In Bhutan, abortion health care is only allowed when the pregnant woman’s life is in danger, or the pregnancy was due to rape or incest. Previously women have crossed borders to seek an abortion, but it has not always been safe nor legal. The recent border lockdown due to the Covid-19 pandemic only unmasked the struggle that many Bhutanese women face in seeking abortion services.  It is a woman’s right to choose what she wants to do with her body and it is no one’s right to tell her otherwise.

But when access to this essential health care is ignored during a major pandemic, it heavily reflects on how the state is upholding a woman’s right to choose.

Access to safe and legal abortion has always been about privilege. It is about who gets access to it and who doesn’t. We all know someone who has had an abortion. It could be anyone, your friends, neighbours, relatives, or the women in your family. But the question has always been whether it’s safe or not. People with financial means usually travel to Bangkok but those who are from disadvantaged backgrounds end up crossing the border from Phuentsholing (Bhutan) to Jaigaon (India) for abortion services. As such, many will end up getting abortions in back-alleys and  buying abortion medication pills without proper instructions for intake.

According to study by Wangdi, 2016, there were significant cases of abortion from all causes reported to Phuentsholing general hospital for abortion associated care. It treated almost 10 percent of the total abortion in Bhutan, with an average of 9.75 cases per month. Contraceptives are not 100 percent effective, and the study also showed that the use of contraceptives among the study population was higher than the contraceptive rates of Bhutan.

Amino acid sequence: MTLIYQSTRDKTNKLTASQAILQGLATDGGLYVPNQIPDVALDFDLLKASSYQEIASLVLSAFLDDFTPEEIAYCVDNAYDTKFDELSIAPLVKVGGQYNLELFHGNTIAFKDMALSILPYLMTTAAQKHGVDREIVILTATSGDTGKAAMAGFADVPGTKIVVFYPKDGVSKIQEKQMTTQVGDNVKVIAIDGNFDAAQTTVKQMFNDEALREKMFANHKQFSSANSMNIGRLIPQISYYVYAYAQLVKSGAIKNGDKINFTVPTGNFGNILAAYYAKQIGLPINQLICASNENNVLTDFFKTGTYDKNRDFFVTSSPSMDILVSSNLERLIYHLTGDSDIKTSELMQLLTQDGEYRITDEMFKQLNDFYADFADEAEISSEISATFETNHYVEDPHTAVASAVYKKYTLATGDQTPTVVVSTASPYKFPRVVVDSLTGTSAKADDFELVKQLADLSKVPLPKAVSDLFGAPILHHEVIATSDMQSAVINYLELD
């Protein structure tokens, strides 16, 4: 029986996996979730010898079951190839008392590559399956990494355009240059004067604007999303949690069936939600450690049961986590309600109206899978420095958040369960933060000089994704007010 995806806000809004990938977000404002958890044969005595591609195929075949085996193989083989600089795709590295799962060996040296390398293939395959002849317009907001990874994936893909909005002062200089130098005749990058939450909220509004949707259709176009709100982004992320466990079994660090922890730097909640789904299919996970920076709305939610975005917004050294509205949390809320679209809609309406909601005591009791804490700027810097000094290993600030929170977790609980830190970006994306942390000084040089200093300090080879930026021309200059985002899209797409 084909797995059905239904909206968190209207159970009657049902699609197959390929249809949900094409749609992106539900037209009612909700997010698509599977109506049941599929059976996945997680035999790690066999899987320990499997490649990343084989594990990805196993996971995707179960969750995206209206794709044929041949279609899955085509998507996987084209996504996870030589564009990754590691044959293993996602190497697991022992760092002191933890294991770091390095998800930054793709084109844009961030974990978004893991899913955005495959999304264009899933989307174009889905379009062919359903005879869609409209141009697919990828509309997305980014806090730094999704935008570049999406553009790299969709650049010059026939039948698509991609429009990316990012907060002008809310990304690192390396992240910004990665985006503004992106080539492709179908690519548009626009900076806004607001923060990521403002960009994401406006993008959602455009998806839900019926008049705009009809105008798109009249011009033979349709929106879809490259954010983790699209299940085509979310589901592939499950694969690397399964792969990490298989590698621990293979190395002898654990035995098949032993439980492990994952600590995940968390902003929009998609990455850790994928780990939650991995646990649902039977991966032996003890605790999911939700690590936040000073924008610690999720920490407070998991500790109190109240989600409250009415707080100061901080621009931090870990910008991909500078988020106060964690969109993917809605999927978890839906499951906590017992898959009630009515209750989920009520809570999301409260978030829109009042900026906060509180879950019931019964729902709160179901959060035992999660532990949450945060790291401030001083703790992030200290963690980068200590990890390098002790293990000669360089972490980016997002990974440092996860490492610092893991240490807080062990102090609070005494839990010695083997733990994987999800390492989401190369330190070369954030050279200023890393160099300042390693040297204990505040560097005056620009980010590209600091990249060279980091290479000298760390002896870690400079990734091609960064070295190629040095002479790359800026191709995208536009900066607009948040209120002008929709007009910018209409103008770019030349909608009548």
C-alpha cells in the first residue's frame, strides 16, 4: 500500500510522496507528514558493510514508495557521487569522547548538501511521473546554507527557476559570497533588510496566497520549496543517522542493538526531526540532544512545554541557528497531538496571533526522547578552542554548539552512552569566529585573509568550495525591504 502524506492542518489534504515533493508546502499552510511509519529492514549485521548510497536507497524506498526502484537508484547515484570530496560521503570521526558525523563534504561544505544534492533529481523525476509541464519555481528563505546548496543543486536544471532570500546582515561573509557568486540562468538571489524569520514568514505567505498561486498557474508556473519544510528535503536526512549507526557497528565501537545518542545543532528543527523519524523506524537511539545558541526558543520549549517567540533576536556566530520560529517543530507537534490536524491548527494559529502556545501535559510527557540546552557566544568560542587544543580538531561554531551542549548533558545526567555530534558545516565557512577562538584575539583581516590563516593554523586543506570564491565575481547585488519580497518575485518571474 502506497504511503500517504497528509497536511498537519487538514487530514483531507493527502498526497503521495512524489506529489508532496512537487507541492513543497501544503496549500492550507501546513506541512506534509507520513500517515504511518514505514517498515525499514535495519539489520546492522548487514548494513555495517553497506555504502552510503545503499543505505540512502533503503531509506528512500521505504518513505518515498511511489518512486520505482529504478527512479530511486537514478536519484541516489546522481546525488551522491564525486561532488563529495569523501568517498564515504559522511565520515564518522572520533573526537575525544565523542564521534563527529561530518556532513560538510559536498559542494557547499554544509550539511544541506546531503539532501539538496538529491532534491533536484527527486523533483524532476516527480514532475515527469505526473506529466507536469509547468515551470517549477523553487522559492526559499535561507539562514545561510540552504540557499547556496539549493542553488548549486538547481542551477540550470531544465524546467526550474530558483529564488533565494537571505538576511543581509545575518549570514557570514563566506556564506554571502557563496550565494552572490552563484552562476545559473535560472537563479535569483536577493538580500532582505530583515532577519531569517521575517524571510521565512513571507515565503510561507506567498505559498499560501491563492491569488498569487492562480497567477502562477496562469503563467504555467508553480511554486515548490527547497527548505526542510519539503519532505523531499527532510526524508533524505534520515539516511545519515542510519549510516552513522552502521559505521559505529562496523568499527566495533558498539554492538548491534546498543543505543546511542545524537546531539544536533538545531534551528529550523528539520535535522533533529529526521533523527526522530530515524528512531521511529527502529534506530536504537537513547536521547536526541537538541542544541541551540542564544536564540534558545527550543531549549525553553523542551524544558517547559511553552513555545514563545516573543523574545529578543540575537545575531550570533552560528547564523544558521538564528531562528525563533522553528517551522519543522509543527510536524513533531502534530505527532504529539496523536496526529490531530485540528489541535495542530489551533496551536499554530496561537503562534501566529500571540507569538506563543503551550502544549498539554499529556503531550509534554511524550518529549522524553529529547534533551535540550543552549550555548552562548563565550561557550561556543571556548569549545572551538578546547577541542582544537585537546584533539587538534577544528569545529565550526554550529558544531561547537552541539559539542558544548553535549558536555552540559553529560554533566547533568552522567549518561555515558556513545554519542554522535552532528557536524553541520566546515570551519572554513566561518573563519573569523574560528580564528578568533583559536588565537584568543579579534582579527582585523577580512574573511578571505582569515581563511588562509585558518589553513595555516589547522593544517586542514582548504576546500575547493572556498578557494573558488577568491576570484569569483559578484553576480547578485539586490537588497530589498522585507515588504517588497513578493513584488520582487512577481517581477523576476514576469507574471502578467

There have been numerous reports in media about women seeking unsafe abortions in their neighbouring town, but there has been no action by policy makers. During the pandemic, the Thimphu Confessions Page on Facebook (which has over 60,000 followers) posted confessions from young women and girls who are in desperate need of abortion pills. I have personally received emails and messages on social media from women and girls who are seeking abortion pills. And it is disheartening that we are not able to do anything ever since the border lockdown.

Among those who reached out to me recently, the main reasons for seeking an abortion was that their families were “complete”, they were not ready to have children, and contraception had failed. Even Wangdi’s research reflects that the main reasons for women undergoing induced abortion were that their families were complete and are not ready to start a family.

In my previous attempts to reach our elected officials, I sent an email requesting them to loosen the current law on abortion during the pandemic and take this opportunity to set up a national database on abortion. This will allow the state to reflect on its current policy on a woman’s right to choose. Many of the elected officials in the documentary – called “Re-Thinking reproductive health of women in Bhutan” by Bhutan Media Foundation – openly expressed their concerns and will to work on abortion laws. But due to no current database, they are not able to implement any new changes.

Women and girls have the right to choose and don’t owe an explanation to anyone. People are going to seek abortions irrespective of the consequences, but as citizens, community members, elected officials, and advocates, we must make it safe and legal. It should never be a privilege that only certain groups of people have access to.

Abortion is essential health care. On this International Safe Abortion Day, she decides when to have children, when not to, and how many.


Contributed by 

A Gurung

Friend of SheDecides and Women Deliver Young Leader Class of 2020